Liaison offices of MNCs can't be taxed, rules ITAT
June, 17th 2008
Multinational companies sourcing their products from third-party manufacturers in India through a liaison office here have reasons to cheer. The Income Tax Appellate Tribunal (ITAT) has in a recent order favouring Nike, which has a similar arrangement in India, attempted to bring clarity on how to assess whether such liaison offices are actually carrying out their parents business operations that are taxable in India.
Income Tax law says that liaison offices, which merely assist the export of goods on behalf of the foreign parent, are exempt from tax liability. Tax authorities, however, apprehend that liaison offices of foreign companies create a taxable presence or permanent establishment in India a line of thinking that worries many foreign investors. The Bangalore Bench of the Tribunal has ruled that services of such offshore units merely working towards export of goods for multinationals cannot be made to bear the tax burden, sources said.
Deciding on the taxability of liaison offices established in India by US-based global sportswear giant Nike, the Tribunal has held that purchase operations made by such offices in their process to cater to the companys export operations cannot be made liable to pay tax under domestic laws.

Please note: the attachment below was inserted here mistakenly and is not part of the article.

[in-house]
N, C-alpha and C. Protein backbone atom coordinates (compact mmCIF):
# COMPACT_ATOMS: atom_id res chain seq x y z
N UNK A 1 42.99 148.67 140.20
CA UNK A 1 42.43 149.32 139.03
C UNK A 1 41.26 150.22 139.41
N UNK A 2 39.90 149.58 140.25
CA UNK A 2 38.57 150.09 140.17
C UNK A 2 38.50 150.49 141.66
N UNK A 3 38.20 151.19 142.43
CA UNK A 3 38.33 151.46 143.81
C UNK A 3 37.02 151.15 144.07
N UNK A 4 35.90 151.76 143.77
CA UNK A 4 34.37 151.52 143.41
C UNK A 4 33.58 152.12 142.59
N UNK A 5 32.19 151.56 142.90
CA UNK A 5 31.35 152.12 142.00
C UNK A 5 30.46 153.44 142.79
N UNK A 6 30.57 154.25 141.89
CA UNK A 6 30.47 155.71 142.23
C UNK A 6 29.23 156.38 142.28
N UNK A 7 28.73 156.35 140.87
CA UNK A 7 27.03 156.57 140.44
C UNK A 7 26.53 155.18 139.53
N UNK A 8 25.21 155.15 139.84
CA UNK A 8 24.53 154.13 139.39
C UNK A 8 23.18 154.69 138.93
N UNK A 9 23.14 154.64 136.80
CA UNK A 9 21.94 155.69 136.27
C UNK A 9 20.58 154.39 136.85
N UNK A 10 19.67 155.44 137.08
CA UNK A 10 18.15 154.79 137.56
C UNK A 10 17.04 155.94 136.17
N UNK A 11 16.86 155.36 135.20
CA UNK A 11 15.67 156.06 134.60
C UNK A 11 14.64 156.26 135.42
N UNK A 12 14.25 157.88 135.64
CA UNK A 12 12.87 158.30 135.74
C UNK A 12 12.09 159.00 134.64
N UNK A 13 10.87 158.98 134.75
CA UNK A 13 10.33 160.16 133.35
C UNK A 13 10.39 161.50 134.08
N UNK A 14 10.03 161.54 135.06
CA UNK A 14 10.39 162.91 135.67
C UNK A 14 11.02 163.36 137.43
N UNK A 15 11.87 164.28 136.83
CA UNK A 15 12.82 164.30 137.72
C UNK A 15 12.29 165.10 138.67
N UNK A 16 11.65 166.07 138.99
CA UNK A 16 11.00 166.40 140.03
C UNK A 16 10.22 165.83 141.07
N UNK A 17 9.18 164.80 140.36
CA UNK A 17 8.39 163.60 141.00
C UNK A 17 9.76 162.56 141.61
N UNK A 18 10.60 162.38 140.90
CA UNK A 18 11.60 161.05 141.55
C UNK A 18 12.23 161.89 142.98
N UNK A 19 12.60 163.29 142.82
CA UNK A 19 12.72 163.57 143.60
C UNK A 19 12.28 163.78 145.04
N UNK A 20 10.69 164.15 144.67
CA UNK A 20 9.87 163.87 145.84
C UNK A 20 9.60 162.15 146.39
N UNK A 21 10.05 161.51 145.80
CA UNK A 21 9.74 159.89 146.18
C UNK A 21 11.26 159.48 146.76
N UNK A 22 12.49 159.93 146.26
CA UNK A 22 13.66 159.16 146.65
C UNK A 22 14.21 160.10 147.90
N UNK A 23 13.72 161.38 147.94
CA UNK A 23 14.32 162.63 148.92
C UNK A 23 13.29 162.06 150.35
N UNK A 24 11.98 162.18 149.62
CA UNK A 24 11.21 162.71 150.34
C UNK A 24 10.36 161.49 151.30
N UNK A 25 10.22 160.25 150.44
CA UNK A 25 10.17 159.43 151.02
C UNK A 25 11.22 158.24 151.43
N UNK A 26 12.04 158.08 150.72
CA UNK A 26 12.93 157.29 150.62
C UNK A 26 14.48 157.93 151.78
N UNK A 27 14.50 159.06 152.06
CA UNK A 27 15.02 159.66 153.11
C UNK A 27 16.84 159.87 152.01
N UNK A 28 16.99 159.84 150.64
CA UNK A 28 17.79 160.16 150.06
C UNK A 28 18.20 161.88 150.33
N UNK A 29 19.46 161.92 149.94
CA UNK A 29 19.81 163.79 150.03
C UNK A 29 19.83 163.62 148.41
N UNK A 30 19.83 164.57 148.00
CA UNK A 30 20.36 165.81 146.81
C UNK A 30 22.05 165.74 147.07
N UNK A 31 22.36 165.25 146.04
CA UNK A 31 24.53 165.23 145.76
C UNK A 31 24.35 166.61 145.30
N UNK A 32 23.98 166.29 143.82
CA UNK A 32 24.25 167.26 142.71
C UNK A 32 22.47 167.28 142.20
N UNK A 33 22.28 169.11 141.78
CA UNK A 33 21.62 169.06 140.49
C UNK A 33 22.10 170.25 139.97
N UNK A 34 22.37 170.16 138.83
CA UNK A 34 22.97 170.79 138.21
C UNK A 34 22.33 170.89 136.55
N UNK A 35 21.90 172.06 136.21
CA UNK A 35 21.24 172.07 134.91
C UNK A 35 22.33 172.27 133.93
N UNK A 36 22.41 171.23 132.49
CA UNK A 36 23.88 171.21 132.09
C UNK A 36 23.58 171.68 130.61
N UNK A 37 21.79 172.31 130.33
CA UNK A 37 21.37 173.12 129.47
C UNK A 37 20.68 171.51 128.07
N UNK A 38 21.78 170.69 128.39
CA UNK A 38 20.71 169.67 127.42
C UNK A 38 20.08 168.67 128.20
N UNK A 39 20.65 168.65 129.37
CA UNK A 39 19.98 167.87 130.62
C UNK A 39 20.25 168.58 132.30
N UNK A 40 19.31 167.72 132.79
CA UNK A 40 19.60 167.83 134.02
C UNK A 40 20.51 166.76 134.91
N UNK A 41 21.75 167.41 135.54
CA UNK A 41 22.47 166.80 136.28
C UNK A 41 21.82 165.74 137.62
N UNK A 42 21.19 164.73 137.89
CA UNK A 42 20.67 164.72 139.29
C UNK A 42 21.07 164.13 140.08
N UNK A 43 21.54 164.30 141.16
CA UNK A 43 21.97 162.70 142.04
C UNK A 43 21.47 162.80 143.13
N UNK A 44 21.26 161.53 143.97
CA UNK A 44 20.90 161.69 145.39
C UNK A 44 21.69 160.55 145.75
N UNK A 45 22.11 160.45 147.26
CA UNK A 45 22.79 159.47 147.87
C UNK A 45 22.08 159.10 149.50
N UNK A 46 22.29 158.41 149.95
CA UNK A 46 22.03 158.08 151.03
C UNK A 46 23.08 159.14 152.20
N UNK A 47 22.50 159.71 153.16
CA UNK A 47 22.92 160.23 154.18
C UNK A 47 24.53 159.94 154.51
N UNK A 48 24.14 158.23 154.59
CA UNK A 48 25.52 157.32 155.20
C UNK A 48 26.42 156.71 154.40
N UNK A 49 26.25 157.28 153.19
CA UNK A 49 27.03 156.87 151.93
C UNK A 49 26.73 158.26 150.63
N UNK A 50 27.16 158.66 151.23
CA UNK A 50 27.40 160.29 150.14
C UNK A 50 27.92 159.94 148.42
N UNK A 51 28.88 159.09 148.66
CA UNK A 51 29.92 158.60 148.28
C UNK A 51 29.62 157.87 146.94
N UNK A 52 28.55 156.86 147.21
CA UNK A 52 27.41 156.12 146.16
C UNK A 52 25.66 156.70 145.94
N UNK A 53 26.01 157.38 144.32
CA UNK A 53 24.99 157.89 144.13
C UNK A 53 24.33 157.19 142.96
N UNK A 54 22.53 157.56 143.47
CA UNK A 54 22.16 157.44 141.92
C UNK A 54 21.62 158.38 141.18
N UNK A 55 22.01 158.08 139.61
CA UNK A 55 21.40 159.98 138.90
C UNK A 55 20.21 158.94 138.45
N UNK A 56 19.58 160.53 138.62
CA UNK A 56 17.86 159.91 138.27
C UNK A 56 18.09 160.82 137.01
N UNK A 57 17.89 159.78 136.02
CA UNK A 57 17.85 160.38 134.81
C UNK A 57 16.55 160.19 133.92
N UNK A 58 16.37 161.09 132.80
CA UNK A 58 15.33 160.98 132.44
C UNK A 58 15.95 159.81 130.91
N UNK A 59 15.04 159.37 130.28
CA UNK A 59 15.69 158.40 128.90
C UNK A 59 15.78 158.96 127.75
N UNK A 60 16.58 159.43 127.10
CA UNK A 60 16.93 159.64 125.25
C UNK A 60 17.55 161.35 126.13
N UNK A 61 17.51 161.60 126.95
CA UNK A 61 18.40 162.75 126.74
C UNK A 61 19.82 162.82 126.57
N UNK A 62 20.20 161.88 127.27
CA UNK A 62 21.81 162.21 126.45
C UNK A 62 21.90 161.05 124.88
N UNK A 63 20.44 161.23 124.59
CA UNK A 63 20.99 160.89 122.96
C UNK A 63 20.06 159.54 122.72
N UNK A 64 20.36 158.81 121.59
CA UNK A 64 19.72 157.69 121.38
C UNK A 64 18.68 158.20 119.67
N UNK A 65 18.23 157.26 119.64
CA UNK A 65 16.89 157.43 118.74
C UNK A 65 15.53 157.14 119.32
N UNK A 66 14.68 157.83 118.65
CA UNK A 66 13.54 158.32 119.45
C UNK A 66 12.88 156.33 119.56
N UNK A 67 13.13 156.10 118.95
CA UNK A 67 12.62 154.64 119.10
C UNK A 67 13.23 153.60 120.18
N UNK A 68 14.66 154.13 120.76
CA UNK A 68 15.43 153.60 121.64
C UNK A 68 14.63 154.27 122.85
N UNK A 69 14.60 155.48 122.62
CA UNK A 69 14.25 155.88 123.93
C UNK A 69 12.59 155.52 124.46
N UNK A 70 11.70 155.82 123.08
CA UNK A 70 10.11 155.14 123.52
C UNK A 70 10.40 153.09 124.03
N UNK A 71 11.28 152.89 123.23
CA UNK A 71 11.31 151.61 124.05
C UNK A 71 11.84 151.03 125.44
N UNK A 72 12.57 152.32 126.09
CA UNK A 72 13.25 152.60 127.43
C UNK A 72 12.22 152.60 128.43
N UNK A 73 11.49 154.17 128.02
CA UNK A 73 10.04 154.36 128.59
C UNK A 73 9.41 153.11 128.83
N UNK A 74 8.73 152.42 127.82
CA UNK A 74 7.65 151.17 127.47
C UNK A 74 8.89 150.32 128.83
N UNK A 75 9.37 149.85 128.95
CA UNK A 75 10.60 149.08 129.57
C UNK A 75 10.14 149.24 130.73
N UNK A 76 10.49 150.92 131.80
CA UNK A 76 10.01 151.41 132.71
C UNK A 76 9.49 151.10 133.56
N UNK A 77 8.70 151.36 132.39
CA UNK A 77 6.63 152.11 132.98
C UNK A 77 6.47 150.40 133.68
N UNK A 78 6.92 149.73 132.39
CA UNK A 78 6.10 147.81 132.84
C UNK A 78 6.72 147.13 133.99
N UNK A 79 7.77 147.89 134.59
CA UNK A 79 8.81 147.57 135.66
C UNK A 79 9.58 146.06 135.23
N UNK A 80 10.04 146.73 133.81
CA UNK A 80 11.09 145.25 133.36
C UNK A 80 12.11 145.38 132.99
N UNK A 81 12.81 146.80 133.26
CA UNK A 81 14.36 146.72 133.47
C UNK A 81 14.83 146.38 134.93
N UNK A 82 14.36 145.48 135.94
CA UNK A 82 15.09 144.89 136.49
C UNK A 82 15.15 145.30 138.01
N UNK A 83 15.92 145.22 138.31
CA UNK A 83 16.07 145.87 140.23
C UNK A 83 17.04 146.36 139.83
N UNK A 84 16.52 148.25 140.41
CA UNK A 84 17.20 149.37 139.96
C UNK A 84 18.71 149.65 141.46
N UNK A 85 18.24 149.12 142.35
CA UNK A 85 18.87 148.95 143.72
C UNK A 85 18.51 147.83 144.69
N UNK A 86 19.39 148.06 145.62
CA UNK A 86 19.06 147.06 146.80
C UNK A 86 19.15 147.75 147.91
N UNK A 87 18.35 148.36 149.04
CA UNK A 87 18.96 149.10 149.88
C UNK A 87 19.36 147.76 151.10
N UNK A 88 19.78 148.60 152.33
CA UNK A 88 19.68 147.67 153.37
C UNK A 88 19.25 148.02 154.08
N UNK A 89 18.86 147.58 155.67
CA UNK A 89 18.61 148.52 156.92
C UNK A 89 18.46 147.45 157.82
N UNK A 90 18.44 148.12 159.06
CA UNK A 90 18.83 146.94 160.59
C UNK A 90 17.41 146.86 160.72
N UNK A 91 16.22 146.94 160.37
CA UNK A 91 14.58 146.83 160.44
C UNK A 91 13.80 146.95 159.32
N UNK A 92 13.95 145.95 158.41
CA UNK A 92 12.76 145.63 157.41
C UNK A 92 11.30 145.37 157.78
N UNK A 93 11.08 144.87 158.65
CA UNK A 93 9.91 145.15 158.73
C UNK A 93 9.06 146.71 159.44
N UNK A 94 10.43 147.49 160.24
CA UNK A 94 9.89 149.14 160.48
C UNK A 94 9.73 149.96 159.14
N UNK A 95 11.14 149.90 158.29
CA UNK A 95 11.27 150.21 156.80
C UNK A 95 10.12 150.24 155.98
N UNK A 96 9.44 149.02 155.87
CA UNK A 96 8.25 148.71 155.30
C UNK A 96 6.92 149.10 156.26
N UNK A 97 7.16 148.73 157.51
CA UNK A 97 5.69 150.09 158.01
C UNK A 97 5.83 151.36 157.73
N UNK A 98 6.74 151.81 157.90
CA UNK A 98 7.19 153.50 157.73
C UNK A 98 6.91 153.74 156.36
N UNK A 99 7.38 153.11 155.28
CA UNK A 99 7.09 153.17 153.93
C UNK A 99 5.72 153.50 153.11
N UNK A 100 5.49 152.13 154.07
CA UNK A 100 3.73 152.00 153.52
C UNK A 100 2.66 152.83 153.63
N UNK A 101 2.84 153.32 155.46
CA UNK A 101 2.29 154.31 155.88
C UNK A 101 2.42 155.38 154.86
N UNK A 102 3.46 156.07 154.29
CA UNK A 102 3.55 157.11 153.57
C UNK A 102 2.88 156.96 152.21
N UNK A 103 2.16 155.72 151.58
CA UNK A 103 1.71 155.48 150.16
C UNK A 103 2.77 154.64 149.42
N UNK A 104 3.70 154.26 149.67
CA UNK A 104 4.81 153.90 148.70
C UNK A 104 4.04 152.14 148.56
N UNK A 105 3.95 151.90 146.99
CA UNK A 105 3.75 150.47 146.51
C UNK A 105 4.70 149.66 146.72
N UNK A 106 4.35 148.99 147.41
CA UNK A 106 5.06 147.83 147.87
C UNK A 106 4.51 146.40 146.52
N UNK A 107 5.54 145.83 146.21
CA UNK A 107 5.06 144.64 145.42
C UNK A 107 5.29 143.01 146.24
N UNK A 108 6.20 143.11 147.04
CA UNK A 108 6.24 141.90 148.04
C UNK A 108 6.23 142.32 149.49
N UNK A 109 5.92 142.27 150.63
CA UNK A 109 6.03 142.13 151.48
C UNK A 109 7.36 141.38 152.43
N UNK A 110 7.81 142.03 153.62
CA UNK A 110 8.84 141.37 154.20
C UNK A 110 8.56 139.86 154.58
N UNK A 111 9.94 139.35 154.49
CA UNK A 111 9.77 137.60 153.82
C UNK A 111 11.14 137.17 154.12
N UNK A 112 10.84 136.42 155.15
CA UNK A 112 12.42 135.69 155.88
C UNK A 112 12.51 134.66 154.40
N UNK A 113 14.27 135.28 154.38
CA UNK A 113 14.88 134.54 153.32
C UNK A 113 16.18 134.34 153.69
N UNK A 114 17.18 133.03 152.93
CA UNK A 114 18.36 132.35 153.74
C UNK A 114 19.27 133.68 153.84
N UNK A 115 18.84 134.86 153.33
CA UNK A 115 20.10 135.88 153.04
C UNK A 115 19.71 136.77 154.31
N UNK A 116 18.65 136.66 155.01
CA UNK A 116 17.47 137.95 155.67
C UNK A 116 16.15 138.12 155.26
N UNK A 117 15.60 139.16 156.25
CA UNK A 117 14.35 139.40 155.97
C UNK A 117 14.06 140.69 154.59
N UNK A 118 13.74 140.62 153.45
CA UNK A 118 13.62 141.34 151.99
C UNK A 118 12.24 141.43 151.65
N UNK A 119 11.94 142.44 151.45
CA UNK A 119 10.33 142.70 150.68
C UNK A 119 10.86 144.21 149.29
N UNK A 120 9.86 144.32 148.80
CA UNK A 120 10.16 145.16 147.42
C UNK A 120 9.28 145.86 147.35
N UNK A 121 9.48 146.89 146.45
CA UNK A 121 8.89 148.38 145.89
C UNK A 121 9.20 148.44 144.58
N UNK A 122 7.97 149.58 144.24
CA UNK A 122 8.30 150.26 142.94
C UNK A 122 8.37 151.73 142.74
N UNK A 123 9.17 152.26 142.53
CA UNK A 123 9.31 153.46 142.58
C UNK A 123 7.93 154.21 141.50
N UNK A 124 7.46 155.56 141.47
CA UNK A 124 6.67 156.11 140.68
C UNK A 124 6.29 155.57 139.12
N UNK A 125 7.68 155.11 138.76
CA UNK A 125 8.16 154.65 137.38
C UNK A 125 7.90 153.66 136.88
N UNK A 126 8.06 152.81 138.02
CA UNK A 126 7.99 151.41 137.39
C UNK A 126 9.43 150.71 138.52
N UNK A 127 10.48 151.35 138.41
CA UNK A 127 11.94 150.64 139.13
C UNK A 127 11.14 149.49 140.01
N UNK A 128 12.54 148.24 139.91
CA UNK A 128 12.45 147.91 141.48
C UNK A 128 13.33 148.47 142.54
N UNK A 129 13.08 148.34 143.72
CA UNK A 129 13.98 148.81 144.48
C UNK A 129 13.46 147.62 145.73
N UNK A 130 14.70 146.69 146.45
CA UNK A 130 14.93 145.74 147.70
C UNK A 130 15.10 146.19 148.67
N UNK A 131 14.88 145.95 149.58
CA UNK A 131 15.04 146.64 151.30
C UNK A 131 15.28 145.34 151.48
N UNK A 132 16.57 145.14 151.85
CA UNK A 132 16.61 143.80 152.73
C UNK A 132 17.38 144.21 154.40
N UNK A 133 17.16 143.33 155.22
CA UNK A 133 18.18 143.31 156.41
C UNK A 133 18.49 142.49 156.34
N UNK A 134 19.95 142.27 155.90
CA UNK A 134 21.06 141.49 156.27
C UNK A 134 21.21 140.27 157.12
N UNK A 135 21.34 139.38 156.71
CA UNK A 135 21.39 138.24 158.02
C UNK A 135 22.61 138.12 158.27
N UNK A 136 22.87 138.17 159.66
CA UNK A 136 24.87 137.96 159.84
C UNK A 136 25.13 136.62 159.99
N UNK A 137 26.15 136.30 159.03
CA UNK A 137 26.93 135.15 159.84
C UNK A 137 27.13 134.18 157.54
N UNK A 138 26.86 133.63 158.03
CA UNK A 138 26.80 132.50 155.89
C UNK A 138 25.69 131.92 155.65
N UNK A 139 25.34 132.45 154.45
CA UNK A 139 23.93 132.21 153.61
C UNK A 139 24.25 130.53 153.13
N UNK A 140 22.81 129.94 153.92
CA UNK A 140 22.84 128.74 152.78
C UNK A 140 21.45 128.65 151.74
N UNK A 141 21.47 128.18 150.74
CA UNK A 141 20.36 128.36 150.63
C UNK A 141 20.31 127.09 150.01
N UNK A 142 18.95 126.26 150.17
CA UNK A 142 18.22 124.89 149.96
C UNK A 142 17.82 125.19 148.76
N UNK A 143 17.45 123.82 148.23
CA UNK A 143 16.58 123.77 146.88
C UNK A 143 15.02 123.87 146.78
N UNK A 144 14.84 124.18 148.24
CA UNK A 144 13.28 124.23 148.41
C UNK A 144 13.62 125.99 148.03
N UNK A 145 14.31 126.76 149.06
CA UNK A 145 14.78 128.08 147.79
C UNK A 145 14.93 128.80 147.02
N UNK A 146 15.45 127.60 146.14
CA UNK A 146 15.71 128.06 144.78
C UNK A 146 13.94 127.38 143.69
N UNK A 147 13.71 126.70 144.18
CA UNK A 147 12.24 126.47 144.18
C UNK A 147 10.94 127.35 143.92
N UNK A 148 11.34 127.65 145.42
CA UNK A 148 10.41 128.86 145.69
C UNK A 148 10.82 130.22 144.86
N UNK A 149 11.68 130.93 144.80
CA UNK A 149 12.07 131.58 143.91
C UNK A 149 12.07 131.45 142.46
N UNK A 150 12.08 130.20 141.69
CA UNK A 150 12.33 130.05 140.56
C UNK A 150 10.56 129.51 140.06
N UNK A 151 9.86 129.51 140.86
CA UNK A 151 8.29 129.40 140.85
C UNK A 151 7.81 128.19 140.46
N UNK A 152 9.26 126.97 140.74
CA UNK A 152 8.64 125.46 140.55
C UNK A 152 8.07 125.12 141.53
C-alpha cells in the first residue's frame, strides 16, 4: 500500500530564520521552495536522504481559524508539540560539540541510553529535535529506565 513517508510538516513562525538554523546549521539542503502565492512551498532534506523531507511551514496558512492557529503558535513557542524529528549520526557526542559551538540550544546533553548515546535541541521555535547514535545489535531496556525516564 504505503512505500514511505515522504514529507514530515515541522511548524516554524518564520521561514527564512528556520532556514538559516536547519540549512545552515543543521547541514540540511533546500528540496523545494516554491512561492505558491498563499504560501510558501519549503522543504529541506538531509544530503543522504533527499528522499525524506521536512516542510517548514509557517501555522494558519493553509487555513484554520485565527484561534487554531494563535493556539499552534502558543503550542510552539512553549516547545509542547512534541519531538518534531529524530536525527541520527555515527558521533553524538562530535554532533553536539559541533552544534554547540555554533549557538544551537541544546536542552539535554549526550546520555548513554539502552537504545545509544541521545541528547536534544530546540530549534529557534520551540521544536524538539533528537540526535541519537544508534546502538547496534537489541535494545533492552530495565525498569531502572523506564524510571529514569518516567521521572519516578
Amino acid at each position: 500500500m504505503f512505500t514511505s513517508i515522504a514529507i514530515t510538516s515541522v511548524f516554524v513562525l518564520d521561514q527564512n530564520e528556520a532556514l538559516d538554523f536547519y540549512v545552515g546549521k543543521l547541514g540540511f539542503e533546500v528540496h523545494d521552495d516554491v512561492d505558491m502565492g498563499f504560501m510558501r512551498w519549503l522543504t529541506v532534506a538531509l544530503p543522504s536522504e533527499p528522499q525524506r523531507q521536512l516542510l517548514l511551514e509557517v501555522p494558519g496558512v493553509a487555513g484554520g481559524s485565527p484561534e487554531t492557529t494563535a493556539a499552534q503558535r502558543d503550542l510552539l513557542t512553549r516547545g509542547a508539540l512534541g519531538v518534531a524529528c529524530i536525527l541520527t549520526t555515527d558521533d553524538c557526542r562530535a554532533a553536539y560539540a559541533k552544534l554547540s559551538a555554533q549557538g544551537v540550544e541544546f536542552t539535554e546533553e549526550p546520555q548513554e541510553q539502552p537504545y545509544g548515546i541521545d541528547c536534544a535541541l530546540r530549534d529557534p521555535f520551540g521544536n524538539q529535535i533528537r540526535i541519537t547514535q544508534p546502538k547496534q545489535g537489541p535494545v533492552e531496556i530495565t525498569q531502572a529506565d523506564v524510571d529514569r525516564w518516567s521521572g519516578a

The intention of the law is to ensure that such liaison offices do not themselves make money out of their operations here. The Tribunals order is expected to be welcomed by global majors looking at tapping the low-cost labour in India for their manufacturing requirement.
The order, however, is always open to scrutiny by higher courts. The tribunals order has only a persuasive effect on authorities deciding on similar cases.
As per the current foreign exchange regulations, a foreign company can open a liaison office in India by seeking approval from the RBI. The law in this regard states that such offices would act as a representative office between the parent company and the vendors in India, and are not permitted to carry out any commercial activity. Tax authorities have of late argued that such offices of foreign companies carry out commercial activity in the country, resulting into business connection for the parent multi-national in India.
The broad interpretation given by the ITAT to the exclusion clause contained in the domestic tax law and the conclusion reached that such activities do not create a taxable presence is expected to be relied upon by other tax payers as well as who face challenges from tax authorities on similar issues, said Rajendra Nayak, tax partner, Ernst & Young.
The company maintained that its liaison office acted as an intermediary between its unrelated third party manufacturers in India and its US head quarters. Its activities were in the nature of a purchase function rather than being revenue-generative, the company argued.